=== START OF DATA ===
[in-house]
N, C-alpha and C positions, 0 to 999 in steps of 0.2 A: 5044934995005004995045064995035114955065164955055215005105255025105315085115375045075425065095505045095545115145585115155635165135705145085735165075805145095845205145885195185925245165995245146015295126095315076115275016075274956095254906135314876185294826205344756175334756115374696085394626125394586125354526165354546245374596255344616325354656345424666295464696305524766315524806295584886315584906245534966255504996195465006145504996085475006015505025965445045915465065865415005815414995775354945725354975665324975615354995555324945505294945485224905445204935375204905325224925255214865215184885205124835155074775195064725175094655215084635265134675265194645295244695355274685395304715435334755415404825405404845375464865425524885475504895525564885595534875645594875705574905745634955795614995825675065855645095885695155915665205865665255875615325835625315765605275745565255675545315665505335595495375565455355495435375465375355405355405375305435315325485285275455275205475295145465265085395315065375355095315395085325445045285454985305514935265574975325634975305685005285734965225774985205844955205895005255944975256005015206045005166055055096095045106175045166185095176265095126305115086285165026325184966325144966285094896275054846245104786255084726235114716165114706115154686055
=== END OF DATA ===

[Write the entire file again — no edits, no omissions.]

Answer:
[in-house]
N, C-alpha and C positions, 0 to 999 in steps of 0.2 A: 5044934995005004995045064995035114955065164955055215005105255025105315085115375045075425065095505045095545115145585115155635165135705145085735165075805145095845205145885195185925245165995245146015295126095315076115275016075274956095254906135314876185294826205344756175334756115374696085394626125394586125354526165354546245374596255344616325354656345424666295464696305524766315524806295584886315584906245534966255504996195465006145504996085475006015505025965445045915465065865415005815414995775354945725354975665324975615354995555324945505294945485224905445204935375204905325224925255214865215184885205124835155074775195064725175094655215084635265134675265194645295244695355274685395304715435334755415404825405404845375464865425524885475504895525564885595534875645594875705574905745634955795614995825675065855645095885695155915665205865665255875615325835625315765605275745565255675545315665505335595495375565455355495435375465375355405355405375305435315325485285275455275205475295145465265085395315065375355095315395085325445045285454985305514935265574975325634975305685005285734965225774985205844955205895005255944975256005015206045005166055055096095045106175045166185095176265095126305115086285165026325184966325144966285094896275054846245104786255084726235114716165114706115154686055